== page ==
Dr. Tsubokura is a hematologist formerly based in Tokyo. Since the giant earthquake of March 2011, he has worked to assist people in the affected areas. Going back and forth between the Soma Central Hospital and the Minamisoma Municipal General Hospital, he evaluates internal radiation exposure using whole-body counters, while also conducting explanatory meetings for residents about radiation effects, and more, all in addition to his regular clinical practice.

In the presentation, Dr. Tsubokura used a timeline to organize the health problems residents have faced in the 12 years since the disaster. Referring particularly to a sharp increase in mortality among the elderly, he noted that 25% of those who entered any of five elderly care facilities in Minamisoma City after evacuation then passed away within three months. He called that statistic “dreadful.”

As major factors, he gave examples of mental health problems and issues for local communities resulting from relocations to temporary housing, increased life-style diseases, lack of access to regular doctors, fewer cancer examinations, and so forth. As a health professional, he emphasized that disaster-related deaths while living as evacuees should not be overlooked.

Describing the several years immediately after the disaster, Dr. Tsubokura referred to the changing societal environment, including differences in care services available in different regions, various prejudices, rumors, and so on. He stressed that it is generally important to see health problems as arising as much from society and the surrounding environment, rather than solely as consequences of one’s intentions or acts.

Regarding the health effects of radiation exposure due to the accident at the Fukushima Daiichi, he stated, “It cannot be said that there are no risks. But when looking at health problems overall, the effects of surrounding factors are dramatically greater, and radiation exposure cannot be taken as the central cause.”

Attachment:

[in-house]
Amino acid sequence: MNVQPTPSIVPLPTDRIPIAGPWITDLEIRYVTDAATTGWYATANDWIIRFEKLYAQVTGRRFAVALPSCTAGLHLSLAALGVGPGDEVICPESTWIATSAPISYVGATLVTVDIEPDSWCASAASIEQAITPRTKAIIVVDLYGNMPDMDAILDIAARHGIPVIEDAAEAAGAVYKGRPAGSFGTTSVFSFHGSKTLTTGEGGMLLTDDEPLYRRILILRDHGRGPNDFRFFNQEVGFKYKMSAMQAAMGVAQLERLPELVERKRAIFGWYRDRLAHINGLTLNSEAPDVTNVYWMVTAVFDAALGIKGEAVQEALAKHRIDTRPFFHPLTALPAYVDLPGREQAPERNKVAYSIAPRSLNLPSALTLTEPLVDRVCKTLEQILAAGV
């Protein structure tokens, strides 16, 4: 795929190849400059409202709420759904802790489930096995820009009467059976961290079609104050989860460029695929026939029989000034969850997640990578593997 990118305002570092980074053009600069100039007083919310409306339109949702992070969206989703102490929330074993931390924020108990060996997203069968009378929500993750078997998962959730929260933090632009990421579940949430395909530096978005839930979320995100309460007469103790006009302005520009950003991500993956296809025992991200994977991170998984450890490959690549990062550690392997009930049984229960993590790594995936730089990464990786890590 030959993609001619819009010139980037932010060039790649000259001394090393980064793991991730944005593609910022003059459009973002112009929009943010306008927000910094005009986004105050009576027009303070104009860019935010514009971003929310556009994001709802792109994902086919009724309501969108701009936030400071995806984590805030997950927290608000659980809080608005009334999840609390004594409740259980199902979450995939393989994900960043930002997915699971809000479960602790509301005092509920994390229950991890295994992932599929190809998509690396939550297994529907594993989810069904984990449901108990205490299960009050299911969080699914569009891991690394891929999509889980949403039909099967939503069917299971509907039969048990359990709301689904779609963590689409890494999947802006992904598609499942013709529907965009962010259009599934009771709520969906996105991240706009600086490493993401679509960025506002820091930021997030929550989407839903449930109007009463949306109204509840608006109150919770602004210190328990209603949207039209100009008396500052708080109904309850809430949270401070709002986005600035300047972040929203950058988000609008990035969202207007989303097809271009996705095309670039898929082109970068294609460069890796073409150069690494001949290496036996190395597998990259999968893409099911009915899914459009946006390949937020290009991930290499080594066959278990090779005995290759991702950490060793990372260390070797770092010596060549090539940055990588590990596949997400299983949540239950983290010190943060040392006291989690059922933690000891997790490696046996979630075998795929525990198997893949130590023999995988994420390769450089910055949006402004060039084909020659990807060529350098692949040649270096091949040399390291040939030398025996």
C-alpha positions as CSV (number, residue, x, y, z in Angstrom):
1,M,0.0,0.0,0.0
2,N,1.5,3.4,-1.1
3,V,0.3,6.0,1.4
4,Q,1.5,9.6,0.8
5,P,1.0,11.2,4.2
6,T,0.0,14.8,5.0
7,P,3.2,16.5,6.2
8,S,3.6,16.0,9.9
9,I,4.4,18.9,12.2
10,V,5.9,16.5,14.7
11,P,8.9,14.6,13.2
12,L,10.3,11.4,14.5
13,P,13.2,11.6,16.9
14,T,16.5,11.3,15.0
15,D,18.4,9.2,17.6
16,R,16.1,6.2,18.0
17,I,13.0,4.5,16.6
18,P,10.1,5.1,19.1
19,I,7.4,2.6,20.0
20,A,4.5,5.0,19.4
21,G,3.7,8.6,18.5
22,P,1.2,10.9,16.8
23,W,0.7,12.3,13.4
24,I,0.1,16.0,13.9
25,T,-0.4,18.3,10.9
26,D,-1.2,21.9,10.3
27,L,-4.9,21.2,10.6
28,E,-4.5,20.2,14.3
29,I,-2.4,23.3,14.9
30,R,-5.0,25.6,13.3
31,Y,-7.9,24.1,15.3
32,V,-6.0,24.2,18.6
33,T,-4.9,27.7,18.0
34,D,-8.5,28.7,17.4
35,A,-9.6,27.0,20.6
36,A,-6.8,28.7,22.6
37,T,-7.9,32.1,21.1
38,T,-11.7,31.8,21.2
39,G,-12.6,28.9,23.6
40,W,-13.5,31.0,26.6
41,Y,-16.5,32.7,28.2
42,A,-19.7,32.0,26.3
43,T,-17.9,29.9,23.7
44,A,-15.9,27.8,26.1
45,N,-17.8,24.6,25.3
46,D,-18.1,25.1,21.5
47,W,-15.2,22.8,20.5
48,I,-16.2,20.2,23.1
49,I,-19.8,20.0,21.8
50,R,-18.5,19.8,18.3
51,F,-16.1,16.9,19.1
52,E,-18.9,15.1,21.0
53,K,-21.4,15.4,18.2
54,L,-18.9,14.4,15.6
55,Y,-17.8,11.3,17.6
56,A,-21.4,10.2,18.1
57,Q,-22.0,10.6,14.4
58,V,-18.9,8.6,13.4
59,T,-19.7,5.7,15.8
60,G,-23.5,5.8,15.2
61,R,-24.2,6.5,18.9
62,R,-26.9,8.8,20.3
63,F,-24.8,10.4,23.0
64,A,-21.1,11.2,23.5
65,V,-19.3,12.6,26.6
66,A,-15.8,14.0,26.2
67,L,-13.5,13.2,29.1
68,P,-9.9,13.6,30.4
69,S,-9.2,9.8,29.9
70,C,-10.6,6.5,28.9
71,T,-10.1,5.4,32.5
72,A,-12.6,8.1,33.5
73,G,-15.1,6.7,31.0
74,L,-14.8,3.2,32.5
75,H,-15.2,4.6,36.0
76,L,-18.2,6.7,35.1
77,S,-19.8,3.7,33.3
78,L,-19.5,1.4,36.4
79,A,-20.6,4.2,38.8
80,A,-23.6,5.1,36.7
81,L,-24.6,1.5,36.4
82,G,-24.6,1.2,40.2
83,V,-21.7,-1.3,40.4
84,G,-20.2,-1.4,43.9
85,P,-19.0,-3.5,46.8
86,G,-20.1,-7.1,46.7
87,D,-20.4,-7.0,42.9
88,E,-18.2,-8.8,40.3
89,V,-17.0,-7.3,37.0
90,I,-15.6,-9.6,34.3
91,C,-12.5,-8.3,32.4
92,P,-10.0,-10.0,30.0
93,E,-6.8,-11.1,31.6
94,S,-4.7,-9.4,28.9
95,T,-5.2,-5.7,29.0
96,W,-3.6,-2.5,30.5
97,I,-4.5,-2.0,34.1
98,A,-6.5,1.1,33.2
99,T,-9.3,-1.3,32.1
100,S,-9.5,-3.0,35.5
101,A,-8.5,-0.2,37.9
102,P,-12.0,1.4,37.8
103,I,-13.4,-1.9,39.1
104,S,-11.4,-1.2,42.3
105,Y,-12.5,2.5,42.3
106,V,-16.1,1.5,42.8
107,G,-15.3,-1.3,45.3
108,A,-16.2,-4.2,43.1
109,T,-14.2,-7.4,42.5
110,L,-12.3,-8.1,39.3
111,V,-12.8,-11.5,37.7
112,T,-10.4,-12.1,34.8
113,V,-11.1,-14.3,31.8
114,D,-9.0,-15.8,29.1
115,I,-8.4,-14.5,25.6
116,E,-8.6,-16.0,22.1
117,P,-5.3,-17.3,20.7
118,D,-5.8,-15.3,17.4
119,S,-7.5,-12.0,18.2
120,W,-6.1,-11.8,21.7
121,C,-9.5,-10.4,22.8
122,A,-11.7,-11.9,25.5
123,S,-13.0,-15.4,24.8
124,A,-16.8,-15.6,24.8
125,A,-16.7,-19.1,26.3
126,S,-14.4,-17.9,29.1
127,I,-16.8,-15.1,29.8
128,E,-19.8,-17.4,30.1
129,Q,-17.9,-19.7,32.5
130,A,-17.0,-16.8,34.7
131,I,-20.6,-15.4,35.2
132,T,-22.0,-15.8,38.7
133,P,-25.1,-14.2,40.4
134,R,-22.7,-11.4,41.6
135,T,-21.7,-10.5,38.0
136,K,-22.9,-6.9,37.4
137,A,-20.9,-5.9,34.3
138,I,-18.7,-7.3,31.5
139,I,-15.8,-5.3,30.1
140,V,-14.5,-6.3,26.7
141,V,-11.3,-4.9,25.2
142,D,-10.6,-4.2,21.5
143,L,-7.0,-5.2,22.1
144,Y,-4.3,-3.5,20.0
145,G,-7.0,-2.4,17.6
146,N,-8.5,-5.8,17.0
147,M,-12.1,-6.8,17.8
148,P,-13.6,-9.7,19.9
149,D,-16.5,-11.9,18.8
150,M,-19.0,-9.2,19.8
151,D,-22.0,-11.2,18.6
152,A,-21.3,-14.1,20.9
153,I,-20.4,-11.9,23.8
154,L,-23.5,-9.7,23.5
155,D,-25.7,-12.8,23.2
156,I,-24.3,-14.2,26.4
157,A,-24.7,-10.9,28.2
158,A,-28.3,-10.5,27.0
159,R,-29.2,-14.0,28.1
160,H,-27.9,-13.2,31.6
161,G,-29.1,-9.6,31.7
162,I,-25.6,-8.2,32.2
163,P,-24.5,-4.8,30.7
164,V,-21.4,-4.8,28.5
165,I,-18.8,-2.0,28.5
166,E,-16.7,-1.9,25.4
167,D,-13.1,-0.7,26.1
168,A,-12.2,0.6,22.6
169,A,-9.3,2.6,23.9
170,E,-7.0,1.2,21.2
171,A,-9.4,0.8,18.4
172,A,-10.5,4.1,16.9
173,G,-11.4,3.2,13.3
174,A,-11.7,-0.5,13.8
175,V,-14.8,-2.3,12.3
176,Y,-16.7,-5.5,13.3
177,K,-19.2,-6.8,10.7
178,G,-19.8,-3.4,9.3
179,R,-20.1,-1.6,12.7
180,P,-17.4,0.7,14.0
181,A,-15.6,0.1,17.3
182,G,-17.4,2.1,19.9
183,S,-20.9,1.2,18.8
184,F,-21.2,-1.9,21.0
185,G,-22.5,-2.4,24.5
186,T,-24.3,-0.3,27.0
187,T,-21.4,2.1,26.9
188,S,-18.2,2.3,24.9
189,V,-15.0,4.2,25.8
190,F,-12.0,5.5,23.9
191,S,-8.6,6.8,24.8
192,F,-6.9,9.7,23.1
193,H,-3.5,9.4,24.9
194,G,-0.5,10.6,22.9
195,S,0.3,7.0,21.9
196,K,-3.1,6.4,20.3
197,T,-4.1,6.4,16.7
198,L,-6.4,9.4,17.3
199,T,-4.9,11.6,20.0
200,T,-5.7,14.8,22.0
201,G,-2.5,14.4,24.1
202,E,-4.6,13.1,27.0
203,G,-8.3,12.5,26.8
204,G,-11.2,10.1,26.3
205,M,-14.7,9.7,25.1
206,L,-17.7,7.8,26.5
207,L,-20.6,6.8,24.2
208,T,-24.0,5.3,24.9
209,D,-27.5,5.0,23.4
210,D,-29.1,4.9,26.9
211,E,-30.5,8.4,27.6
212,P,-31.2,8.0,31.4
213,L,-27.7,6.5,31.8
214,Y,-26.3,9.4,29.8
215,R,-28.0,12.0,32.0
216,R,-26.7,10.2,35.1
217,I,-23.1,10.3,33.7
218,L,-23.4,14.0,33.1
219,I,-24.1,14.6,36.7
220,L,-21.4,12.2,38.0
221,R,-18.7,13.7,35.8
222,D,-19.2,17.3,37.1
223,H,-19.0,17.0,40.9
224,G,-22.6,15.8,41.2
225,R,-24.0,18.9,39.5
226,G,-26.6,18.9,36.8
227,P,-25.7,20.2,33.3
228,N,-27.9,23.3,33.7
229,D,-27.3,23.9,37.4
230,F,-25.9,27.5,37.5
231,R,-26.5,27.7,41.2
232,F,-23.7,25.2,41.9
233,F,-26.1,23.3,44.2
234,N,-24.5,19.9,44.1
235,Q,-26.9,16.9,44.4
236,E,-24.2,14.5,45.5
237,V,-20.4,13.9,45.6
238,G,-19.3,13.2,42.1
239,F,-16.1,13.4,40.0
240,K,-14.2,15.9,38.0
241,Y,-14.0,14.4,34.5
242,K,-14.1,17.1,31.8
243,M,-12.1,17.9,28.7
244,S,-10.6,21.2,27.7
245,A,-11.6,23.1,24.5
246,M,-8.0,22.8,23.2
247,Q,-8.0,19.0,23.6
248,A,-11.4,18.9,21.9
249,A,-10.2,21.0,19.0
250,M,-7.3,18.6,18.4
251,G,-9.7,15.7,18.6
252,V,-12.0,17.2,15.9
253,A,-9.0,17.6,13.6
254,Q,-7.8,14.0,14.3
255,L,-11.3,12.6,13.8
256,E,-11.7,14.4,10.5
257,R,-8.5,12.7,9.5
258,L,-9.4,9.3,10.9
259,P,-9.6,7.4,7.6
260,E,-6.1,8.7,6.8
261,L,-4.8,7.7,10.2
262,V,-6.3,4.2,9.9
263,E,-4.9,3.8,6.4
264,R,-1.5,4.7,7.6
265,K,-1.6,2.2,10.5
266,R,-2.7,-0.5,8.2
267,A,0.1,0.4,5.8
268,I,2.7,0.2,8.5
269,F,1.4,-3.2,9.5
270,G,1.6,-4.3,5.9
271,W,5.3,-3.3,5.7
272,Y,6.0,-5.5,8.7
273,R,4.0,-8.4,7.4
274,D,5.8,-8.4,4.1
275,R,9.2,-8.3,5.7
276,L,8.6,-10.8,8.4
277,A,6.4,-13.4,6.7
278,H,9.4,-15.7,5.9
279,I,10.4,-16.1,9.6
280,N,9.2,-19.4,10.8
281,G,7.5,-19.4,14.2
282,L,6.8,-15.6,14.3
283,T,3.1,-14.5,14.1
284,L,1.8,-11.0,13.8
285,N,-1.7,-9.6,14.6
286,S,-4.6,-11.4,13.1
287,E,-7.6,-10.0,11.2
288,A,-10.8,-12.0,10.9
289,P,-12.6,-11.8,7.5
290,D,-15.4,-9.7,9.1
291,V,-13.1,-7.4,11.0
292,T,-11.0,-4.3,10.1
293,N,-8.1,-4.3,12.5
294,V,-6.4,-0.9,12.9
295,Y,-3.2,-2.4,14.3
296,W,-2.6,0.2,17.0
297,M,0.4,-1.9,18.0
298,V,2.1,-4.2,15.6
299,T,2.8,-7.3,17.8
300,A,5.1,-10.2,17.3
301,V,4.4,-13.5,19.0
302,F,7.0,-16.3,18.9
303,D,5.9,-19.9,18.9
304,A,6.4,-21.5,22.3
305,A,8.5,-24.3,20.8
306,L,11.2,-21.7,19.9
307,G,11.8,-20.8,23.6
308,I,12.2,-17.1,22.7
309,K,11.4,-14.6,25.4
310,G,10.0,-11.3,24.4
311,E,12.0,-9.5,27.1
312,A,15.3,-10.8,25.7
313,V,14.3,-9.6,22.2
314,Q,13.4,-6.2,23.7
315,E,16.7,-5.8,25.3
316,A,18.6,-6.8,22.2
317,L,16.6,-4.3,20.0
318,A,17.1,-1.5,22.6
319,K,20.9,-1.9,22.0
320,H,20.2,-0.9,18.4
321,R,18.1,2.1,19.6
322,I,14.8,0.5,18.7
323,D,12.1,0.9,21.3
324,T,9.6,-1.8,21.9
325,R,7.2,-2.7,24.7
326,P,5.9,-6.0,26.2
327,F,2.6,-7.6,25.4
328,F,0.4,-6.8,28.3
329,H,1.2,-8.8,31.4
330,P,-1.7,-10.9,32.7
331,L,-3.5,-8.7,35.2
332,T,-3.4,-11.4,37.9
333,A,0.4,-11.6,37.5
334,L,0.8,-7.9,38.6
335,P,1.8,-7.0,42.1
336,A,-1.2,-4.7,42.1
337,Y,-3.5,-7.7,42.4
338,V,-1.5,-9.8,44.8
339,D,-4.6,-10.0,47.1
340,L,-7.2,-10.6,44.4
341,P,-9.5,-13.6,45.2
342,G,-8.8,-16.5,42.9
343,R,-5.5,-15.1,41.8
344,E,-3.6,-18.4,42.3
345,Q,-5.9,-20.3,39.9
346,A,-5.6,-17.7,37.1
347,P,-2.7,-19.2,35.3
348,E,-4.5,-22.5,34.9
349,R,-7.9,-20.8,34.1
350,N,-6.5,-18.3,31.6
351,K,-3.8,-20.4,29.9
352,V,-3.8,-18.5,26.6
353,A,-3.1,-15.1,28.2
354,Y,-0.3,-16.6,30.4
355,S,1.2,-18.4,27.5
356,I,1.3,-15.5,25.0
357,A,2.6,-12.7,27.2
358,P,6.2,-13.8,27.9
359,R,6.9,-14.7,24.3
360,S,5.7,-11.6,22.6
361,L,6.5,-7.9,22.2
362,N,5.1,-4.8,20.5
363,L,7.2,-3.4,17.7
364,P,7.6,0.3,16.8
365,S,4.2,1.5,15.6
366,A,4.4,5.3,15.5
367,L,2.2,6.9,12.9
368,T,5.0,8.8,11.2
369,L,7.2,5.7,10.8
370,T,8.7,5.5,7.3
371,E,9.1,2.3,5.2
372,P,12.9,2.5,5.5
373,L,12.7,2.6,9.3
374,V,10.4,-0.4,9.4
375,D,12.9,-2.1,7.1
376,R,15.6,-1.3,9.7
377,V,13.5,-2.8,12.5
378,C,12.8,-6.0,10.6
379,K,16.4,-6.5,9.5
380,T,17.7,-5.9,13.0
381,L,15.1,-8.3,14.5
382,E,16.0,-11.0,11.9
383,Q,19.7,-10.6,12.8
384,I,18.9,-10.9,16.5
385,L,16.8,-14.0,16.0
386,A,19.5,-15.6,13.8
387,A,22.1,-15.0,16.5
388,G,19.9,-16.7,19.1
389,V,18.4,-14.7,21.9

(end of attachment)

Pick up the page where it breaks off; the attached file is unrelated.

He pointed out that affected residents have tended to recover and relapse in a zig-zag manner. He explained that by noting that evacuees’ environments change repeatedly, every six to twelve months. He expressed concern—after the lifting of evacuation orders, due to the current administrative support system—for the “insufficient care available for people who want to return but cannot.”

For the symposium participants, Dr. Tsubokura outlined the effects of radiation effects on health and explained the Fukushima Health Management Survey. He regularly visits local schools to lecture on radiation to teachers and students as part of efforts to inform next-generation young people. “Every year there are more children who lack awareness of the disaster,” he said, calling it “an issue” that he must begin by telling them “why you should learn this.” He cited the “GuGuRu (Google) Project”—created primarily by younger members of the Ministry of the Environment to disseminate accurate information on radiation—as a step forward on the issue.

Meanwhile, he also introduced the 2020 report released by the United Nations Scientific Committee on the Effects of Atomic Radiation (UNSCEAR) in March 2021 on the effects of the accident at Fukushima Daiichi. He cited its main conclusion, which was: “No health effects in the future are likely to be seen for which exposure to radiation was a direct cause.”

UNSCEAR is an international organization that investigates and evaluates the effects of radiation on people and the environment from a neutral, scientific point of view. Dr. Gillian Hirth, former chair of the organization, visited Japan last summer to deliver the report in person to the Japanese government. Having been involved in writing the report, she reiterated that “the main conclusion of the report is solid and will not substantially change in the foreseeable future.”